Explanation of Pot Odds
We don’t necessarily need to be a favourite to win a hand in order to justify calling. Since there are typically chips already in the pot, we generally stand to win more than our investment when making the call. As such, it can be theoretically correct to make calls even when we are the underdog.
The relationship between what we have to call and the amount of chips already in the middle is referred to as “pot odds”. Traditionally, pot odds are expressed in a ratio format, but in modern times many poker players are converting to a percentage method of measuring pot odds.
The smaller the size of our call relative to what is already in the middle the “better” our pot odds. Another way of expressing this concept is to say that “we get a good price on the call” when the size of the call is small relative to the current pot size. Let’s see an example of how pot odds are calculated.
Example: There is 100bb in the middle on the river. Our opponent shoves all-in for his last 50bb. What pot odds are we being offered?
Let’s start with the traditional ratio method for the sake of completeness, but it is perfectly ok to ignore this and purely use the percentage method.
There is currently 150bb in the pot after opponent shoves and we’ll be investing 50bb on our call. We are hence being offered 150bb:50bb. We can simplify this ratio by finding the largest number that both values are divisible by; in this case 50. By dividing both values by 50 we can simplify the ratio to 3:1 pot odds.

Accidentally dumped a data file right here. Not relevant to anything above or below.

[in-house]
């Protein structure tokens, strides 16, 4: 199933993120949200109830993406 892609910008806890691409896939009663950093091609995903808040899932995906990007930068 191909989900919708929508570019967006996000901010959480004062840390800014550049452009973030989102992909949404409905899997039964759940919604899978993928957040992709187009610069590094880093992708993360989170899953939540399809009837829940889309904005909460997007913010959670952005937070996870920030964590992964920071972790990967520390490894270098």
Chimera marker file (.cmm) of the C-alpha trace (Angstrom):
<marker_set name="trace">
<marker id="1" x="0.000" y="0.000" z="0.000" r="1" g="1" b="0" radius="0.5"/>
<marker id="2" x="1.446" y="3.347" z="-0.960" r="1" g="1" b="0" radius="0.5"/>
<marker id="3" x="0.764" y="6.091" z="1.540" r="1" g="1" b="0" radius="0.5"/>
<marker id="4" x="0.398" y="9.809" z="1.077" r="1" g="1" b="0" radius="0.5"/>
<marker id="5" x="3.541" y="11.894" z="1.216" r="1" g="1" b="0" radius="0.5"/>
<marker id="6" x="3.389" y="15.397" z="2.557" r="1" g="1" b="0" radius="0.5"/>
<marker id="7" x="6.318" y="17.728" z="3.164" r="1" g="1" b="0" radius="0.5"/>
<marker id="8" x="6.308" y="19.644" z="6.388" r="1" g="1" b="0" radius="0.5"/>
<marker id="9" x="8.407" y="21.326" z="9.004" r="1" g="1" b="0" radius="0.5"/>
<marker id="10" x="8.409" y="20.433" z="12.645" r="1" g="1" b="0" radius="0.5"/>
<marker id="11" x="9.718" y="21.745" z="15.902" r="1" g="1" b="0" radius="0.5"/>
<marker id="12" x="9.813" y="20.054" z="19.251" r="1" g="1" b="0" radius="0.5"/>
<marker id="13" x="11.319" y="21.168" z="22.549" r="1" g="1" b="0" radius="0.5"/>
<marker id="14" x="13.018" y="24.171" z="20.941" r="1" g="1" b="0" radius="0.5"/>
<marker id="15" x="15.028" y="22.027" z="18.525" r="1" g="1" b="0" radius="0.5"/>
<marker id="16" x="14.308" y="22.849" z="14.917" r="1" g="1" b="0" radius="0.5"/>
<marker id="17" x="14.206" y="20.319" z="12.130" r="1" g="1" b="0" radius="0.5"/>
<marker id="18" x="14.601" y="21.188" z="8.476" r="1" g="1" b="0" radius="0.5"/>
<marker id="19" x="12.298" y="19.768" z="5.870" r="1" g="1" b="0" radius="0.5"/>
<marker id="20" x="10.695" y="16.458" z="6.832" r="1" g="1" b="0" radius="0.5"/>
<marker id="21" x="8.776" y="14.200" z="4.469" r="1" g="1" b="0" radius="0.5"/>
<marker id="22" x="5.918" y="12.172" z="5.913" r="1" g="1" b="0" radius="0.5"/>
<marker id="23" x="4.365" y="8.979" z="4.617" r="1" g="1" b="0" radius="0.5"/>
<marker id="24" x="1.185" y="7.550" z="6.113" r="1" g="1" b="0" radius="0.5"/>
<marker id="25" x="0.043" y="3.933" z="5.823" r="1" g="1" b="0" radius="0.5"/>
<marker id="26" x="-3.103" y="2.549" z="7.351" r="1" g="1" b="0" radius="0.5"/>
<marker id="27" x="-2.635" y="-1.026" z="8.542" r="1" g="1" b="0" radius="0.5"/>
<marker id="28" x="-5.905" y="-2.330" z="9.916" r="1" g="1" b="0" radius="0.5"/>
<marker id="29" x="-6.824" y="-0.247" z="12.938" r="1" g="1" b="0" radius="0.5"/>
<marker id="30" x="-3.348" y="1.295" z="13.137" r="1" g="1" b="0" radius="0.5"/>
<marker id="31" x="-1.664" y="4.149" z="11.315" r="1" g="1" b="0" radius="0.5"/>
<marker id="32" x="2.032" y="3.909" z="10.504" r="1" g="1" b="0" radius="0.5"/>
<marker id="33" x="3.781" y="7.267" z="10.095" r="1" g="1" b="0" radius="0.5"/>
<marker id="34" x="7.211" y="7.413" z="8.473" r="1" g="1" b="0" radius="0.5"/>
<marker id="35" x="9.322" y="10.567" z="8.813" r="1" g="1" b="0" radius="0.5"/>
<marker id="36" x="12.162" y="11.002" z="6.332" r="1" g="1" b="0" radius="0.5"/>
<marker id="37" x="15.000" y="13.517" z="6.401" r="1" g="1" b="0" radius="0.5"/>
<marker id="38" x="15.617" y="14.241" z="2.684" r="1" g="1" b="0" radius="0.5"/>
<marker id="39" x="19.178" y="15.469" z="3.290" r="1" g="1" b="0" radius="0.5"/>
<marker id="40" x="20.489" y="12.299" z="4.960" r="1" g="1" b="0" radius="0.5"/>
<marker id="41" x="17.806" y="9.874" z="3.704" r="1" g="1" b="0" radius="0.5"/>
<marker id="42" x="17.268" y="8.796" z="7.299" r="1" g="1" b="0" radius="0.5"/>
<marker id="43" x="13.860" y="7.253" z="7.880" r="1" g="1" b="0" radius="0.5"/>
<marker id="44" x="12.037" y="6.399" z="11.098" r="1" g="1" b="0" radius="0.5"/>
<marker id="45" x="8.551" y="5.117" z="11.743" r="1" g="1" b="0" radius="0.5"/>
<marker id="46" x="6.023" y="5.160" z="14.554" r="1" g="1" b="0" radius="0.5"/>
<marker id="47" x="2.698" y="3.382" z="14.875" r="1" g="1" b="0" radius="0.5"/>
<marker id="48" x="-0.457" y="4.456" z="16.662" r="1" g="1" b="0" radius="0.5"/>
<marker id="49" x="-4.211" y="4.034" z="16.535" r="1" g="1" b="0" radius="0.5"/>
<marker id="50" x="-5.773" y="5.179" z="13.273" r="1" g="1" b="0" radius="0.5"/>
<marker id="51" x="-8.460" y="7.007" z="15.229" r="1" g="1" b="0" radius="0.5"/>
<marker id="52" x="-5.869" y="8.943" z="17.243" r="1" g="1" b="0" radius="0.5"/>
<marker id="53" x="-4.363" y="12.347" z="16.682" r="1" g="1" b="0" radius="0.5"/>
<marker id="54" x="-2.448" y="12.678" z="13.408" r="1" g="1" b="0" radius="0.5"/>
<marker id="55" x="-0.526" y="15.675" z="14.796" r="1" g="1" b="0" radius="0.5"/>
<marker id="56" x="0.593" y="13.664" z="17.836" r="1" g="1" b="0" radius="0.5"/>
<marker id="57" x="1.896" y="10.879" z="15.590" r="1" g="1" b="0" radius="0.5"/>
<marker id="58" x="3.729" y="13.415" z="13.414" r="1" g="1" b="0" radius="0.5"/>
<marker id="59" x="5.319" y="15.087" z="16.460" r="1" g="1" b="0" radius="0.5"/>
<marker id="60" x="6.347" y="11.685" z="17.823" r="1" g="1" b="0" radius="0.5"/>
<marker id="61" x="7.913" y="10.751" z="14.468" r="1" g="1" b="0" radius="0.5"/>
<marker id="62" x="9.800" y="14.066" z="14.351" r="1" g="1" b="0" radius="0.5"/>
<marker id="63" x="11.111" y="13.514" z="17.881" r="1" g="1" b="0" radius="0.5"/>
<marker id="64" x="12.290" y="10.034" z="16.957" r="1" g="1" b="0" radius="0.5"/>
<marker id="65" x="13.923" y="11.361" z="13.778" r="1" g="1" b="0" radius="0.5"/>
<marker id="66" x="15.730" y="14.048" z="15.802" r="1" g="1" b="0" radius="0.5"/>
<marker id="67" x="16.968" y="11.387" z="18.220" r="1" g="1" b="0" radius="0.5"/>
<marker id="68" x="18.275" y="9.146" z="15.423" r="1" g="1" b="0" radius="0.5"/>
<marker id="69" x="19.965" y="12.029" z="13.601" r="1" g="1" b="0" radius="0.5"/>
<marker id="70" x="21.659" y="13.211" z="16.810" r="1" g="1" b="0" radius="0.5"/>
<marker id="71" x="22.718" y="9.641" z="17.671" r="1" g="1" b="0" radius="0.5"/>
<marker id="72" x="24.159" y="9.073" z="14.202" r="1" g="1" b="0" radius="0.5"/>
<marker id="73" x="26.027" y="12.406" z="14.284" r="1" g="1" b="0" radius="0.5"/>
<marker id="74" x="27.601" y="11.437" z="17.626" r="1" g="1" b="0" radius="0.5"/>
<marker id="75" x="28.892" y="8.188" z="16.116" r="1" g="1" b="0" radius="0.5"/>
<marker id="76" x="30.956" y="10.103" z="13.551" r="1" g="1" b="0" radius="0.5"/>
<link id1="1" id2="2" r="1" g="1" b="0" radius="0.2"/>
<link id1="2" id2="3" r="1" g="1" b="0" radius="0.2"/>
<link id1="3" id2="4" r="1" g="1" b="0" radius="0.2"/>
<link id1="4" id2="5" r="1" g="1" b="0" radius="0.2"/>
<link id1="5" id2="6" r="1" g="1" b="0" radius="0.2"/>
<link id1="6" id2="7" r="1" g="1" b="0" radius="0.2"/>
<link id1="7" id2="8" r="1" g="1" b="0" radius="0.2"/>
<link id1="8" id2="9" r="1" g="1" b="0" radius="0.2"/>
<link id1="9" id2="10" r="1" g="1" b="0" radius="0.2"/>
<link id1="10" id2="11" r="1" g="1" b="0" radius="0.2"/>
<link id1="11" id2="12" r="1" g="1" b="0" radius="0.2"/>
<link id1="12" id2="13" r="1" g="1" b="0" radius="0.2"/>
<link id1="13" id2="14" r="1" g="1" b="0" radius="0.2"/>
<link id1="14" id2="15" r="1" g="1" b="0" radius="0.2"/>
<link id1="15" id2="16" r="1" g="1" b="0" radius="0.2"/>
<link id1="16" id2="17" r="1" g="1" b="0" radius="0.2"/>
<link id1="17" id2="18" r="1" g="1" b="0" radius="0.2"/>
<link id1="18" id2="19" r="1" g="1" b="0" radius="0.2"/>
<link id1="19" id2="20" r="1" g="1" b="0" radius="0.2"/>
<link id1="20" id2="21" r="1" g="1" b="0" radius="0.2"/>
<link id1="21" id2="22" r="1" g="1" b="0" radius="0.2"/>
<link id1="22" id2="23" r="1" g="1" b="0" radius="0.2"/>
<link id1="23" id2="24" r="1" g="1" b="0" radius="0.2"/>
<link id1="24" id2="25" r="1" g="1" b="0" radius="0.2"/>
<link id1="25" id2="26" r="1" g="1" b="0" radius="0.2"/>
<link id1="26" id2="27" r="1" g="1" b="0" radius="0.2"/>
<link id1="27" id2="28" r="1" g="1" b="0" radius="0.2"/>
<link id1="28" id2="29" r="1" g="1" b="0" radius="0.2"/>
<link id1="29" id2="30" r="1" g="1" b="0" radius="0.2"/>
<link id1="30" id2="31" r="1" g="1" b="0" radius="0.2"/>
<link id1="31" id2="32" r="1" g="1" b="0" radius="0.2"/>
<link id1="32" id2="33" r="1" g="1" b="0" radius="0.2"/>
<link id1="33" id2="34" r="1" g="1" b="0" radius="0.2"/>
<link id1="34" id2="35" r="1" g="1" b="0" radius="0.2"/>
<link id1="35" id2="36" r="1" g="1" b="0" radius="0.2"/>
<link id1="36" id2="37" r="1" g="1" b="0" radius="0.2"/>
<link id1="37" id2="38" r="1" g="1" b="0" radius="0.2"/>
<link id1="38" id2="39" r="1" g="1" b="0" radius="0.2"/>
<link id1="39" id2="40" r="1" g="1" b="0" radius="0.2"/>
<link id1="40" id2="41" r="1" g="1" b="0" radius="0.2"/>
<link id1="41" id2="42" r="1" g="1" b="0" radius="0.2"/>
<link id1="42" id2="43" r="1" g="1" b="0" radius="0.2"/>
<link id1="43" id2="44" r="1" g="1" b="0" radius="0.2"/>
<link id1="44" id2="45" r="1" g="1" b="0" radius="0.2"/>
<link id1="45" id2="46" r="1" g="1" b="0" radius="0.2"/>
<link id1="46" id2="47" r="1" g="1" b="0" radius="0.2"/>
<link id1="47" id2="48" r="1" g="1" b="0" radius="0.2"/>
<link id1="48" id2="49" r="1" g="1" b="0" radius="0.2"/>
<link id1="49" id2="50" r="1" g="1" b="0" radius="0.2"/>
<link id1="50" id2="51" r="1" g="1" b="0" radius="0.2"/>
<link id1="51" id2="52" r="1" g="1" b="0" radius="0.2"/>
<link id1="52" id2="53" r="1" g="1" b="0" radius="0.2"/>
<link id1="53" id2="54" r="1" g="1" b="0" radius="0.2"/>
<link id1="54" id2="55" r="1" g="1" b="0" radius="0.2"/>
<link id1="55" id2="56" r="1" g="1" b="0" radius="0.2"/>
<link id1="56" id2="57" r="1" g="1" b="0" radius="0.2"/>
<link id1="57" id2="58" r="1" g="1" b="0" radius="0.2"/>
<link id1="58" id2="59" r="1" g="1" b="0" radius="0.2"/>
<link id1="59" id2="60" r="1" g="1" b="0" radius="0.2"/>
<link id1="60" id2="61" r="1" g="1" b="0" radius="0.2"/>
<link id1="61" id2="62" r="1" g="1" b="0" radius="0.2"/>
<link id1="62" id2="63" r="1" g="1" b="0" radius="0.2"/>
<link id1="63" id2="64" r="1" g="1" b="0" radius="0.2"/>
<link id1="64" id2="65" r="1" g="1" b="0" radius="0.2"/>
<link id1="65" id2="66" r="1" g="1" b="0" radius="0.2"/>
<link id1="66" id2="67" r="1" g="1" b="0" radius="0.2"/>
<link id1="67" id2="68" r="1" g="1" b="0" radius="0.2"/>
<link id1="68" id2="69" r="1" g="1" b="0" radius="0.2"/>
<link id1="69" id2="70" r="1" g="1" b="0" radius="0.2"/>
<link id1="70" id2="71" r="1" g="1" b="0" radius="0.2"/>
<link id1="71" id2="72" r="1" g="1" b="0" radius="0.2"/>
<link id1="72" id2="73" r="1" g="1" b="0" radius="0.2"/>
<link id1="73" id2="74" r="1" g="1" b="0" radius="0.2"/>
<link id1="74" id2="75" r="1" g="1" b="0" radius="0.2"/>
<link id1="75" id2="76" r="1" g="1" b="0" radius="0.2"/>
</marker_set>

Pot size before our call: 150
Our call amount: 50
Ratio 150:50 or 3:1 pot odds.
For the more flexible percentage method (we’ll see why this is more flexible shortly), we look at the total size of the pot after we make the call, and see what percentage of the total pot we are investing. If we would make the call the total pot size would be 200, of which we are investing 50. To convert this into a percentage we can divide our investment by the total pot-size and multiply by 100 → 50/200 = 0.25 → 0.25*100 = 25 We are hence being offered 25% pot odds.
Pot size after our call 200.
Our call amount 50
(50/200) * 100 = 25% pot odds.
How to Use Pot Odds as Part of Your Poker Strategy
When faced with the decision regarding whether or not to call an all-in, there is a direct relationship between our pot odds and how much equity we need in order to call profitably. In fact, the percentage in terms of equity is identical to the percentage in terms of pot odds. So, if we are being offered 25% pot odds we need 25% pot equity in order to make the call.
If we are calculating pot odds in ratio format we will need to first convert it into a percentage so that it can be compared directly to our equity. Note that by calculating our pot odds directly as a percentage, we are making our calculation easier by skipping out an unnecessary step. This is why modern poker players have abandoned the use of ratios entirely when calculating pot odds.
How though, do we know much equity we have? Since we don’t know our opponent’s exact holding, we will need to make an estimate regarding our pot equity. For more information on how this can be done, see the glossary entry under equity.
It’s important to remember that pot odds only apply to all-in situations. In situations where we are making a call with additional chips still behind, it’s necessary to make an adjusted pot odds calculation referred to as an “implied odds” calculation. For more information on how to tailor our pot odds calculation to take into account play on future streets, see the glossary entry under implied odds.